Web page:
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How to Avoid Utility-Related Scams and Fraud

How to Avoid Utility Scams and FraudScams targeting consumers are a widespread problem. There are hundreds of known scams, and new ones are always emerging. The Office of the Ohio Consumers’ Counsel (OCC), your residential utility consumer advocate, has developed this fact sheet to help you avoid common utility scams.

What is a scam?

A scam is a scheme that involves tricking people into giving away their personal information or money to a fraudulent individual or company. Consumers become scam victims when they pay for fraudulent products or services or compromise their personal or account information.

Scam information is also available from the Ohio Attorney General,, and the Federal Trade Commission,

Common scam tactics

Imposters pretending to be from your utility company may demand immediate payment by threatening to disconnect your service. Scammers may also seek access to your home or personal information or make other false claims about products and services or special programs to help pay utility bills.

Emergency payment scams. Beware of anyone claiming you will be disconnected if you do not pay immediately. Utilities are required to provide prior notice well before services can be disconnected for non-payment and do not disconnect service outside normal business hours.

Utility companies do not require immediate payment by prepaid debit card or gift card or contact you for personal information. If you are told your account is past due, check your account’s status online or call the customer service number listed on your utility bill. Learn about your rights from OCC’s Your Guide to Energy Disconnection and Reconnection fact sheet.

Utility worker imposters. Someone may claim to be at your home to reset, repair, replace or inspect your meter or other utility-related devices. If utility employees or authorized contractors have a legitimate need to access your home, you will be notified in advance with time to confirm the appointment. Utility service or equipment related charges will typically be added to your bill.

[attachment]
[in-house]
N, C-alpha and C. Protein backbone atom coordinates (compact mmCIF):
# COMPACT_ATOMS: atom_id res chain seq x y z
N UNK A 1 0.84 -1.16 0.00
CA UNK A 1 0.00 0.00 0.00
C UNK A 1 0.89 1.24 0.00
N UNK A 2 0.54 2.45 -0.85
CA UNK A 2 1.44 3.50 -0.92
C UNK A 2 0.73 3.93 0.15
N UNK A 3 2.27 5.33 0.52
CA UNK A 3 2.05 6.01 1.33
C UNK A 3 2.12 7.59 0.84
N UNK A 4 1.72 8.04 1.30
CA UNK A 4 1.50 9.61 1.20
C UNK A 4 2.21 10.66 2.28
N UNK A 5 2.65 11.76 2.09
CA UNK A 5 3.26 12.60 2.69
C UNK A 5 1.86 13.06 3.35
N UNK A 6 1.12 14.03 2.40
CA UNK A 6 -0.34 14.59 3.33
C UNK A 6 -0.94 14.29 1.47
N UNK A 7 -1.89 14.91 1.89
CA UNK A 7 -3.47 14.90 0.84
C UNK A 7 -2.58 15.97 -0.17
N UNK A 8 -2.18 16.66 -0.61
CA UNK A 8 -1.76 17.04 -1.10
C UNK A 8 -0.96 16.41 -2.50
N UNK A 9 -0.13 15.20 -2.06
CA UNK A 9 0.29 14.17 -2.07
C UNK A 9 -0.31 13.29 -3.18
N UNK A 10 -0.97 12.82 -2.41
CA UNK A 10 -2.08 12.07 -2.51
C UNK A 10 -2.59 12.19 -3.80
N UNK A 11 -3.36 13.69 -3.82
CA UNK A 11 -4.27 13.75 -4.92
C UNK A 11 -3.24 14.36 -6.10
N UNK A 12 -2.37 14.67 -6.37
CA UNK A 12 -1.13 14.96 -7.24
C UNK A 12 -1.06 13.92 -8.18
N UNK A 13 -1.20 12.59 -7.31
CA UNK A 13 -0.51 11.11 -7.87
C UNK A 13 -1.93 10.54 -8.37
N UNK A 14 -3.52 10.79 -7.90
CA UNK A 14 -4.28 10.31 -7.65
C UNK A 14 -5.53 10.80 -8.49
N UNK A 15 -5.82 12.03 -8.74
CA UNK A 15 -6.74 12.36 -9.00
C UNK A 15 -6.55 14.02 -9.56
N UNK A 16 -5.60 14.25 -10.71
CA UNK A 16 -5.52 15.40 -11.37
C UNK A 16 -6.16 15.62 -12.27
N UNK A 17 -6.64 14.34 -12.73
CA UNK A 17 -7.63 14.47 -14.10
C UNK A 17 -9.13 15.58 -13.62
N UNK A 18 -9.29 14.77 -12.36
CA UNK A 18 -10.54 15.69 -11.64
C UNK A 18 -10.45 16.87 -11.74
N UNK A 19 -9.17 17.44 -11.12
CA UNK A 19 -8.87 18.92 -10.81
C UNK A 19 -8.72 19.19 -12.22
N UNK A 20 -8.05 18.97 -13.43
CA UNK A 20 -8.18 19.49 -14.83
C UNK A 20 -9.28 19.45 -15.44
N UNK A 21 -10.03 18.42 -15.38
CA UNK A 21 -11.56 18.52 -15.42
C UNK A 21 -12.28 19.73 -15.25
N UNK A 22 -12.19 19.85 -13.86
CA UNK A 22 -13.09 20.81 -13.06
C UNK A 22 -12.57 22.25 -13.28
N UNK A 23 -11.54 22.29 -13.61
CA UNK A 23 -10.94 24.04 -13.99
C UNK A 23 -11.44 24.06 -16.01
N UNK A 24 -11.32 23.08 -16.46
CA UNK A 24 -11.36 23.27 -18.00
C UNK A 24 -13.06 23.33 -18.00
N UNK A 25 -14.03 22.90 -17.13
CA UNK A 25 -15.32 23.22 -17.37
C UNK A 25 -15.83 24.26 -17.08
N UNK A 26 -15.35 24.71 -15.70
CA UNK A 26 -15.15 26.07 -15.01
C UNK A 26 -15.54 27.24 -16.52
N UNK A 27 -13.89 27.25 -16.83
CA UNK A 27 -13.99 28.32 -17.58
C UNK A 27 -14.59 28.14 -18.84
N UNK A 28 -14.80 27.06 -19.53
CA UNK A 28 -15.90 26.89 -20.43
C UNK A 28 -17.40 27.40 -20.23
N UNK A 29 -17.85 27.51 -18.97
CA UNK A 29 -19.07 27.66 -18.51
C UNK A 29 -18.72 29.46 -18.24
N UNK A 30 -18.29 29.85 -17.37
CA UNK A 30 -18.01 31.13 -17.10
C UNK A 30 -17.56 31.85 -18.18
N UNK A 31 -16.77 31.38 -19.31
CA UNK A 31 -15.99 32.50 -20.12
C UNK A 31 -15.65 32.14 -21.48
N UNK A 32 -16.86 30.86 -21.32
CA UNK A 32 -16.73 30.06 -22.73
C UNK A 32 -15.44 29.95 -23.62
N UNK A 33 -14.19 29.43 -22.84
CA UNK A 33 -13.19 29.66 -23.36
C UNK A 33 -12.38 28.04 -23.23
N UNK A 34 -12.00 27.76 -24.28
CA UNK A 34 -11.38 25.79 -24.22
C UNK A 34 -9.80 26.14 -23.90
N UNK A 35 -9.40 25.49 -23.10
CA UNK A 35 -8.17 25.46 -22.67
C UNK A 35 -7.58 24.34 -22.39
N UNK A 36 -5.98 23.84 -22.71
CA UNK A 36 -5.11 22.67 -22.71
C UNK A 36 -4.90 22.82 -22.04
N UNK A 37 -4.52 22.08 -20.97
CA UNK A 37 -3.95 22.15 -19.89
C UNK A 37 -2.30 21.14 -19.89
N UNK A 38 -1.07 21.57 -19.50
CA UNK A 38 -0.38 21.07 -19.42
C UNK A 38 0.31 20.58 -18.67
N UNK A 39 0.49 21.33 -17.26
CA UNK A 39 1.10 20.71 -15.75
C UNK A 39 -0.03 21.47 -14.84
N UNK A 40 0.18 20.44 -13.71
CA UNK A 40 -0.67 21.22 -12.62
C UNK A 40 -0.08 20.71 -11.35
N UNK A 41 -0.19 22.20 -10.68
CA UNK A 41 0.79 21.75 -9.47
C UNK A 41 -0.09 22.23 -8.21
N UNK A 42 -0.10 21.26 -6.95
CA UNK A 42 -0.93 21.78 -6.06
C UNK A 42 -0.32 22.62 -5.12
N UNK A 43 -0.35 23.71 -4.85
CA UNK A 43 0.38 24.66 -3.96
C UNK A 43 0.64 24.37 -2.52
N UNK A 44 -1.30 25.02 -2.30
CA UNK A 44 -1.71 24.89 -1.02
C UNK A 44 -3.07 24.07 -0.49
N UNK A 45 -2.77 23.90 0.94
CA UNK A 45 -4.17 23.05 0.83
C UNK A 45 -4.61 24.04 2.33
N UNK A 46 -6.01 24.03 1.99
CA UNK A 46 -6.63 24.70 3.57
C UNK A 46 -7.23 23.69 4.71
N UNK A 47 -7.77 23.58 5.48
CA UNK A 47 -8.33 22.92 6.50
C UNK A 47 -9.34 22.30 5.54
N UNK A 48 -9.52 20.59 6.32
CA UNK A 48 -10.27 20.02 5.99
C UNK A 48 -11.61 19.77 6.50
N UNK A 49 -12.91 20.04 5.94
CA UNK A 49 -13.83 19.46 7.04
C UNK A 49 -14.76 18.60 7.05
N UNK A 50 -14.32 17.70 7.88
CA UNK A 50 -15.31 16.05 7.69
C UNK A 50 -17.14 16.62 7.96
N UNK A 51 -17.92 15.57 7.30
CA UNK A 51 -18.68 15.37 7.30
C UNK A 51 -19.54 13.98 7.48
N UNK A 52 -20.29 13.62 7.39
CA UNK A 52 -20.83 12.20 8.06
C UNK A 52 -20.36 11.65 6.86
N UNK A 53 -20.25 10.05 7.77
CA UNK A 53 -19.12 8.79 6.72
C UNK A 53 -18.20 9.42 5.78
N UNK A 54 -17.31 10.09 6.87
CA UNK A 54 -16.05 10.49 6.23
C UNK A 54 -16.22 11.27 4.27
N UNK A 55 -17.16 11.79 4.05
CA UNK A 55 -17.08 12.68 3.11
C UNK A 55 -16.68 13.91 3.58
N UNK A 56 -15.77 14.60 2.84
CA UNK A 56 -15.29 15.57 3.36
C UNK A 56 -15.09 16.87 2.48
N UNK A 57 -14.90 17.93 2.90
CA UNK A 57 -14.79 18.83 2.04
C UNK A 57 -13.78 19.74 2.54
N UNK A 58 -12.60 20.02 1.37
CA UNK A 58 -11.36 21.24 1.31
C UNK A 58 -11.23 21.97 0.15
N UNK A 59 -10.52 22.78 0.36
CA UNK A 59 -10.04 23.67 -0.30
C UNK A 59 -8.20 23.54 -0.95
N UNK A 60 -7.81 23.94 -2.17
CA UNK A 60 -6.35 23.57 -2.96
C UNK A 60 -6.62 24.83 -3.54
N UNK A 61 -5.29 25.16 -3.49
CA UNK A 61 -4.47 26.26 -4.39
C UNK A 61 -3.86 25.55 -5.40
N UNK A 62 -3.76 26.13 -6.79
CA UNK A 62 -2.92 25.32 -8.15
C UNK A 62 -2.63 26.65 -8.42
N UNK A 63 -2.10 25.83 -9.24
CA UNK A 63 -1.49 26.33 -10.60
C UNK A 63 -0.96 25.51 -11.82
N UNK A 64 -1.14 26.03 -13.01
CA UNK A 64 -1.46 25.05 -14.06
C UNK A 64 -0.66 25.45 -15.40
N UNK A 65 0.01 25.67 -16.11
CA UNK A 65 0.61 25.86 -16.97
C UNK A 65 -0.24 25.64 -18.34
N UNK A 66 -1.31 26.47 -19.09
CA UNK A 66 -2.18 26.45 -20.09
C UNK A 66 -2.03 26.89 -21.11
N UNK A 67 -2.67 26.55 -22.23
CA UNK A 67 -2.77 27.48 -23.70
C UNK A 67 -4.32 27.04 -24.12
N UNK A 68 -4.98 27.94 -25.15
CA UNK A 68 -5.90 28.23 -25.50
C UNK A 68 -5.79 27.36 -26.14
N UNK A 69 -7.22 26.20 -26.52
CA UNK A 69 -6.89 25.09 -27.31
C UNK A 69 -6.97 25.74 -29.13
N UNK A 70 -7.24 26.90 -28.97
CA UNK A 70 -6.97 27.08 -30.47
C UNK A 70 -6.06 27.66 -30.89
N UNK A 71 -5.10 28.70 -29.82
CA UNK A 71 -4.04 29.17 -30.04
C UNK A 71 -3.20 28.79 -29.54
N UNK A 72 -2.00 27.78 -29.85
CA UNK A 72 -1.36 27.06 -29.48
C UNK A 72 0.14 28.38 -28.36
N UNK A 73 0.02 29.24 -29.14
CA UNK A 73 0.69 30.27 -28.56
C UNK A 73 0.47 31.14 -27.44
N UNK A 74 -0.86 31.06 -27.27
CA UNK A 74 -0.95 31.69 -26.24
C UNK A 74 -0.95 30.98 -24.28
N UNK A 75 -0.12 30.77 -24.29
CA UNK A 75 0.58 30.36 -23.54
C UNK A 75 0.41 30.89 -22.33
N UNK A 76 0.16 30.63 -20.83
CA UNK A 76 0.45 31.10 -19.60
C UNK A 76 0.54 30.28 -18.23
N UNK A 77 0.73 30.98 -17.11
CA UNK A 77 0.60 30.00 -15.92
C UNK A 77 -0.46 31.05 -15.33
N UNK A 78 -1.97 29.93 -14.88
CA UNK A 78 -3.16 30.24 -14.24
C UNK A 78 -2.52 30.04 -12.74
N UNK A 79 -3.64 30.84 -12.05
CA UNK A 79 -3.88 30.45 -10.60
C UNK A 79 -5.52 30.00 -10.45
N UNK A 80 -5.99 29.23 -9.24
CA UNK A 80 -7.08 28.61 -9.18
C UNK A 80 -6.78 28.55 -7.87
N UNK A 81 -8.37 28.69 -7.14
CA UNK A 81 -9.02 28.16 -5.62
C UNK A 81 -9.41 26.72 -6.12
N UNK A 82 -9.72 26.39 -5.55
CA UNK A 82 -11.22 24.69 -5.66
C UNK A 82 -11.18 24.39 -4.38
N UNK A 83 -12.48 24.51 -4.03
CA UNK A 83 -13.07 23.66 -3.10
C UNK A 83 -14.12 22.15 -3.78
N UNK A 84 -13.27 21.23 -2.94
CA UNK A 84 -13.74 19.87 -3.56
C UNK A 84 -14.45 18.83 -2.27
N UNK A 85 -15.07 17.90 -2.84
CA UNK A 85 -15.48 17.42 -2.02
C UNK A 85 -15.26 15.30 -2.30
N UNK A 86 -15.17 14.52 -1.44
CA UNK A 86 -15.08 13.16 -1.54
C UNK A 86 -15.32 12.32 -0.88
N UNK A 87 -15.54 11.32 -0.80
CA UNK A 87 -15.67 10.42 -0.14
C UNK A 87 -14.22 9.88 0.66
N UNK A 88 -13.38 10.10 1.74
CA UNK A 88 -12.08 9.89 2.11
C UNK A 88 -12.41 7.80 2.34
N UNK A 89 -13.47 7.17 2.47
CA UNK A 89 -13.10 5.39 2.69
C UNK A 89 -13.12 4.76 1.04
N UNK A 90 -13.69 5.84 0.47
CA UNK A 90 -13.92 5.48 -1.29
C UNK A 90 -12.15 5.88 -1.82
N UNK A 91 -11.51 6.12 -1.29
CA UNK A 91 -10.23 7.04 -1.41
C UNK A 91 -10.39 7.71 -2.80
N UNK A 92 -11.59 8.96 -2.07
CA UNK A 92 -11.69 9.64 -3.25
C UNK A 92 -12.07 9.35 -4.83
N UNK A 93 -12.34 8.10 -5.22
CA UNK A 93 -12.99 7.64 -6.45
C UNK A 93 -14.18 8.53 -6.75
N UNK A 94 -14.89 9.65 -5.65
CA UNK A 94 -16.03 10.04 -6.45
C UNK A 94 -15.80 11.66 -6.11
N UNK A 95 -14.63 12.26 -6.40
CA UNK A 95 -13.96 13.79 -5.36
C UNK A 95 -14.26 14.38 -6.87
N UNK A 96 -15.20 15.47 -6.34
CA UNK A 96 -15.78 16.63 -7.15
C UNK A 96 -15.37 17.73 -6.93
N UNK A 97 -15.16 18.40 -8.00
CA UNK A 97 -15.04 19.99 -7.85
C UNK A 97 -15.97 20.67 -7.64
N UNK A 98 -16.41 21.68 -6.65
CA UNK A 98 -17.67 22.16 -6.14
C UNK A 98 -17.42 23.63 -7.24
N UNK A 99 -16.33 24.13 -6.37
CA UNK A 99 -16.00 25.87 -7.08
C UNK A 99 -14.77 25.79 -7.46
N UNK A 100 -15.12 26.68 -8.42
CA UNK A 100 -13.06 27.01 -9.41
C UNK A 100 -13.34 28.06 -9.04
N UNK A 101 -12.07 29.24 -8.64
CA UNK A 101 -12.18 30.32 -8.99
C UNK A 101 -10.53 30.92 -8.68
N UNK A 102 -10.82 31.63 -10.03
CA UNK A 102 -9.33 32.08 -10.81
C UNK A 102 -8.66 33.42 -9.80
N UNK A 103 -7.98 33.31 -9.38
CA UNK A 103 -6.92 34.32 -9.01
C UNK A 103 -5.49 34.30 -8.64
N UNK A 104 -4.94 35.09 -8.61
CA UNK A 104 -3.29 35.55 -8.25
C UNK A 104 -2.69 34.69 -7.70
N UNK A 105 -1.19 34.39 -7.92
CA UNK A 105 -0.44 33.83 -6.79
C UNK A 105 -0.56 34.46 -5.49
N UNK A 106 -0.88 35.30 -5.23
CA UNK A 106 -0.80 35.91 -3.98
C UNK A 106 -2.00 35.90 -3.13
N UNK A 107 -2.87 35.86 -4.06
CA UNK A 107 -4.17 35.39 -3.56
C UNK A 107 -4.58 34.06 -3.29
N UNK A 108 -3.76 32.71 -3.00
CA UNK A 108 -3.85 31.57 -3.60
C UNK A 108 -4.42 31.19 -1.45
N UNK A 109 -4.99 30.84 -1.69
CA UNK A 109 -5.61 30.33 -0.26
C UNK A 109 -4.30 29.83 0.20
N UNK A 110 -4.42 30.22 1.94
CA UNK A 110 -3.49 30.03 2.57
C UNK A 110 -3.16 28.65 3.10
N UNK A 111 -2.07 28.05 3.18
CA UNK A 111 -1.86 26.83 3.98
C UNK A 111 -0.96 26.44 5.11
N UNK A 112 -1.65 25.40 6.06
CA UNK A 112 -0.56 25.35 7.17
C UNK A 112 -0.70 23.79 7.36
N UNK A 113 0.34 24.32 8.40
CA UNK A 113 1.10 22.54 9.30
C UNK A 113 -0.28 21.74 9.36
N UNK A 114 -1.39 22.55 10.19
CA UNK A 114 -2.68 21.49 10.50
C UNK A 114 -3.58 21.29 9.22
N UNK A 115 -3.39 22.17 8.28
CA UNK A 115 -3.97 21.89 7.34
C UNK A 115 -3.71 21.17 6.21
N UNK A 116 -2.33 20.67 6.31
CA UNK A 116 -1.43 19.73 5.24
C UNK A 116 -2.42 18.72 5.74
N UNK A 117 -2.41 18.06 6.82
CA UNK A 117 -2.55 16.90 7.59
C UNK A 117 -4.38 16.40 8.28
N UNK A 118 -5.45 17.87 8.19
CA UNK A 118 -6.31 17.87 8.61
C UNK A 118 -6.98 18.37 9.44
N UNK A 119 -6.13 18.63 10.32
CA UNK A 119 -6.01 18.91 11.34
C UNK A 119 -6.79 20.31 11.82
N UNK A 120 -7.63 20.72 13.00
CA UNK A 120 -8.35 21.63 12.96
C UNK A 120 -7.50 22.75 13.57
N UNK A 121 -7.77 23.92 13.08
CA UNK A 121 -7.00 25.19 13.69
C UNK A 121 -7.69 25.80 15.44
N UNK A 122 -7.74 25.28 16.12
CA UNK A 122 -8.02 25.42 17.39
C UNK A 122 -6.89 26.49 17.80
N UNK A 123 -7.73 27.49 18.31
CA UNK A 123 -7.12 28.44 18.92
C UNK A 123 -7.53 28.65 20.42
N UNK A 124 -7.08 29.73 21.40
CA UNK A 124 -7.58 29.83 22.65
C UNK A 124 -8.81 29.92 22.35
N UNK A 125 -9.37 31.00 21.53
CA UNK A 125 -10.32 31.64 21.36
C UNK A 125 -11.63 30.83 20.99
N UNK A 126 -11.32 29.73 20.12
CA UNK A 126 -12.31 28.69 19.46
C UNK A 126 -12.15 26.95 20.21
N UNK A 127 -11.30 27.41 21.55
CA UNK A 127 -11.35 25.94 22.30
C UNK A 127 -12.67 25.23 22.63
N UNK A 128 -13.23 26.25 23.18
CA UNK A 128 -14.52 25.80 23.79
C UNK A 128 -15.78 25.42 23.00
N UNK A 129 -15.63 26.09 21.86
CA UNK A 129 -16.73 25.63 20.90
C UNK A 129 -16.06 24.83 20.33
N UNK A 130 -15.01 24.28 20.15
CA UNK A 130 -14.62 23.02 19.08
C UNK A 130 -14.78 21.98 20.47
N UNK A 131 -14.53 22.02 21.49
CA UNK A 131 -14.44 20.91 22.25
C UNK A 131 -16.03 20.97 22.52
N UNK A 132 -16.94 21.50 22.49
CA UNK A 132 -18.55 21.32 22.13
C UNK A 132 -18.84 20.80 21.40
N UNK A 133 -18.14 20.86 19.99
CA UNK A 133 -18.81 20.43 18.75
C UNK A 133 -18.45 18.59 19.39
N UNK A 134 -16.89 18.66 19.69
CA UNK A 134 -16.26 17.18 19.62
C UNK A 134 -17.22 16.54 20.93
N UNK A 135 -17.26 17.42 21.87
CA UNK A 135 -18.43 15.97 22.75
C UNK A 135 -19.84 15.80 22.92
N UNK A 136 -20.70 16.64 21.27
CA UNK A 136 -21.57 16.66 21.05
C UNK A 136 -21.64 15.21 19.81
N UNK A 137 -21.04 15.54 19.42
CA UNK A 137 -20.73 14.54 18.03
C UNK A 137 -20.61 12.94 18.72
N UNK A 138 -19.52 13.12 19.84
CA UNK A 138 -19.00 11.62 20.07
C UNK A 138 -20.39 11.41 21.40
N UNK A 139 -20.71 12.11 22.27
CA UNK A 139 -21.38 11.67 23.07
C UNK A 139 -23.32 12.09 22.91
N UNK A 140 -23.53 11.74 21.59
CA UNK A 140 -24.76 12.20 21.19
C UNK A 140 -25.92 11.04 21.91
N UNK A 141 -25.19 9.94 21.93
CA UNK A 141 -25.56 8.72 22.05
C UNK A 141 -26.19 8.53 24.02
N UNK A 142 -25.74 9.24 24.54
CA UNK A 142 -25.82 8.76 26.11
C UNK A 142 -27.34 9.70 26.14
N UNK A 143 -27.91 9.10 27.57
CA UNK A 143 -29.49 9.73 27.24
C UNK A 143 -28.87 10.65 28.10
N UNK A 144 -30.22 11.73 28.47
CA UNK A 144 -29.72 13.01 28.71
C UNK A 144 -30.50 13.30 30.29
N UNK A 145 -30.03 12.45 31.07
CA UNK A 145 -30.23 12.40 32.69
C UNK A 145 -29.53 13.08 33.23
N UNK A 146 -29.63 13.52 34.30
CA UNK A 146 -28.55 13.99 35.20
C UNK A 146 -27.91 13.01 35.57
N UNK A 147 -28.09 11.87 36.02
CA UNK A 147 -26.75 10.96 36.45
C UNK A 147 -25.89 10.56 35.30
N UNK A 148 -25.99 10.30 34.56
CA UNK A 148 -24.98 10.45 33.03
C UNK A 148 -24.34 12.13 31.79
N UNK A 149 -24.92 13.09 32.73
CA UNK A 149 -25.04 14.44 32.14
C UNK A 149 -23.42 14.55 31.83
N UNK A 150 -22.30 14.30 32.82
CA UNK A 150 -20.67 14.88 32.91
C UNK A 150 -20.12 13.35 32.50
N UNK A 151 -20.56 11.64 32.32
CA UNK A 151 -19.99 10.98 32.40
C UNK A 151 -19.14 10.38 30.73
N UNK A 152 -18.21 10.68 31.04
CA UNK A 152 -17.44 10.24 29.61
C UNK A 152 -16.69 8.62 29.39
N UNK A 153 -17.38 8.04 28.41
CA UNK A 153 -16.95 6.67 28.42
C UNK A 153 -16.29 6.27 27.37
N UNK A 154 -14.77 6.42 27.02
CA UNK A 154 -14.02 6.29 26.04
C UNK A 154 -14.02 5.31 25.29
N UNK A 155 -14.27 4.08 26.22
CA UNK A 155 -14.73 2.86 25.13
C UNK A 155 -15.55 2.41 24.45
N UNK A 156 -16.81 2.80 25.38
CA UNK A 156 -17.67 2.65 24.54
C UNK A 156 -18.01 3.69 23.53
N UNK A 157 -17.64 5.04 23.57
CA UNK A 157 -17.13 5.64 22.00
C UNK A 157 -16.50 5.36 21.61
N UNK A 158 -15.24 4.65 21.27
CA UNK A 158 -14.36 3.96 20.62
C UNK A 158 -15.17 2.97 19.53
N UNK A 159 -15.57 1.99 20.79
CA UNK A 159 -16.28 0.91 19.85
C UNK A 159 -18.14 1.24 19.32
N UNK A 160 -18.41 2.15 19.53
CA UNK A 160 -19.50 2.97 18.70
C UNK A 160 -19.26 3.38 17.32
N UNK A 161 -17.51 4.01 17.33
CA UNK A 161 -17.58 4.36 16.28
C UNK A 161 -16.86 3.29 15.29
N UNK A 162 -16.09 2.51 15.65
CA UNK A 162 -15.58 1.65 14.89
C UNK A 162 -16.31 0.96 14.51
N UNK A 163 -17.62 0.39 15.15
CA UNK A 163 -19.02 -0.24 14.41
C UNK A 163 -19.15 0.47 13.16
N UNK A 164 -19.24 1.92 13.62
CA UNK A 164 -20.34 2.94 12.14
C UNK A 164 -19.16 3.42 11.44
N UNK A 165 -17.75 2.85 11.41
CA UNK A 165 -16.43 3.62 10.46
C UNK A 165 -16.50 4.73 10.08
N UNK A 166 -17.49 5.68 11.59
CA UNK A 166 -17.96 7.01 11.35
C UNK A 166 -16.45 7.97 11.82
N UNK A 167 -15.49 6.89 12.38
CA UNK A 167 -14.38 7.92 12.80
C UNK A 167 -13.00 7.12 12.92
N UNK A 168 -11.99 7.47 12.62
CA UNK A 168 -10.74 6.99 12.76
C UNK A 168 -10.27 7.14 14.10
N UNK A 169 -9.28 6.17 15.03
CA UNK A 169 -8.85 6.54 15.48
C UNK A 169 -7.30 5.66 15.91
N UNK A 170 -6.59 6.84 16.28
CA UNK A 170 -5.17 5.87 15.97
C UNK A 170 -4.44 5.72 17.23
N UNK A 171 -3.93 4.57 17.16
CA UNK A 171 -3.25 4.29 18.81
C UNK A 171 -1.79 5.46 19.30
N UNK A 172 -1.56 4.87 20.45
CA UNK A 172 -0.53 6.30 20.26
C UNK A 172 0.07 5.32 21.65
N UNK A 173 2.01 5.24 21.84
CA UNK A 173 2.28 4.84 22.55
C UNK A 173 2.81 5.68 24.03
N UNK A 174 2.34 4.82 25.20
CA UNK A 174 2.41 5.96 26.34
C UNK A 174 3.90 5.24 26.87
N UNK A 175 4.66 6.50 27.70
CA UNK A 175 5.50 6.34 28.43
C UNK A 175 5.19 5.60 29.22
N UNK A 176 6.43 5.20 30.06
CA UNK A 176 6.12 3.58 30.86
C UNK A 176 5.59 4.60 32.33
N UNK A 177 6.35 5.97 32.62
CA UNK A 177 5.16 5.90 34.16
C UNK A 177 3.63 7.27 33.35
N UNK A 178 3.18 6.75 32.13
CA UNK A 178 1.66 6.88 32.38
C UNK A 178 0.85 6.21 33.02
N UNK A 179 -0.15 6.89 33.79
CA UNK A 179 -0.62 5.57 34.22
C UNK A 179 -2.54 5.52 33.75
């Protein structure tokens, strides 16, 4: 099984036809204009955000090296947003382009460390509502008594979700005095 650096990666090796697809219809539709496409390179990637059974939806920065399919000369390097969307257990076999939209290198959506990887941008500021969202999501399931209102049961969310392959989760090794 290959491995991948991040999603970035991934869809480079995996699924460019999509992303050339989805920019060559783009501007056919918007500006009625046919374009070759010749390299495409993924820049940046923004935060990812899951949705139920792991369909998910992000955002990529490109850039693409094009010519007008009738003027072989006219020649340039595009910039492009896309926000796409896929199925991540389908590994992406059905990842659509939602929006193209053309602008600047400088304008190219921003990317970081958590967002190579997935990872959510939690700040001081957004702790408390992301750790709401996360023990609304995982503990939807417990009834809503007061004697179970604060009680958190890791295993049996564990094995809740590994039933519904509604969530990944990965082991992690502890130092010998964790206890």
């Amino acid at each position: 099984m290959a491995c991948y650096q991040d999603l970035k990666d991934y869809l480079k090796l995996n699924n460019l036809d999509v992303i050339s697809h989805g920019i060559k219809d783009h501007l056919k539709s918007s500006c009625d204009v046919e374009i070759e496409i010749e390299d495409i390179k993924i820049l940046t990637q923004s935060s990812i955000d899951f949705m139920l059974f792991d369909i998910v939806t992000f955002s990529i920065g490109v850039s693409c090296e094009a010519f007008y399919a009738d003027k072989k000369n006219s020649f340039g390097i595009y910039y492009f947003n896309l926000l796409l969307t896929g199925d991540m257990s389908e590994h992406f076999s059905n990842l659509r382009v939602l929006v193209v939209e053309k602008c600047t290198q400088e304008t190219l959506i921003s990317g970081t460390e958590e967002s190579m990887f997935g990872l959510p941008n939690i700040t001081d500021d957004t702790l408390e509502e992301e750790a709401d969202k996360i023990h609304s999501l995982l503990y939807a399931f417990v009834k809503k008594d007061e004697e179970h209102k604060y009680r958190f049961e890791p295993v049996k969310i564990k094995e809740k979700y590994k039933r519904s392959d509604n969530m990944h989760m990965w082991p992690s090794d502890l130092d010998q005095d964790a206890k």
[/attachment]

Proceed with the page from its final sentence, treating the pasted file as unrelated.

After widespread power outages a scammer may offer to restore power for an upfront fee. Utilities do not require payment to restore service after a natural disaster or related outages. Learn more, including about the critical customer list, from OCC’s Power Outages: Safety Tips and Consumer Rights fact sheet.

False refunds or discounts. You may be promised refunds, free products, or services. Always thoroughly check out claims before providing any information or allowing a stranger into your home. If a legitimate overpayment has occurred, your account will be credited without any need to provide or verify utility account information.

Caller ID spoofing. “Spoofing” technology can be used to change the readout appearing on Caller ID. Do not answer calls when you are unsure. Hang up if a call seems suspicious. Do not call questionable or unverified numbers. Contact your utility with the number found on your bill.

Door-to-door. Scammers posing as utility representatives or as natural gas or electric service suppliers have been reported. Always ask to see a picture ID and check them out before allowing anyone to enter your home. Be cautious about sharing any personal information, including utility bills.

Avoid being scammed

Be aware of common tactics and use these best practices to avoid fraud.

Protect personal information. Utilities will not contact you to ask for your personal or account information. Be wary about sharing or verifying sensitive information like account numbers, credit card information or any personal information. Do not show your utility bill to anyone claiming to need to check or verify charges.

Be cautious. Be wary of allowing an unknown salesperson into your home. Be cautious of calling unfamiliar numbers. Hang up on callers who ask you to press a number or dial a toll-free phone number.

Take your time. Scammers often use high pressure tactics and want you to act fast, so you cannot verify their claims. Review your bills monthly and question unfamiliar charges.

Report scams

If you suspect fraud, contact local law enforcement. The Attorney General’s Office can also address utility scams. Call 1-800-282-0515, or complete their online complaint form at A form can also be printed and mailed to:

Office of the Attorney General
Consumer Protection Section
30 E. Broad St., 14th Floor
Columbus, Ohio 43215

For direct questions and complaints about utility services, including scams, contact the Public Utilities Commission of Ohio. You can file informal complaints via their online complaint form at, call 1-800-686-7826, or write to them at:

Public Utilities Commission of Ohio
Attn: CSD
180 E. Broad St.
Columbus, Ohio 43215-3793



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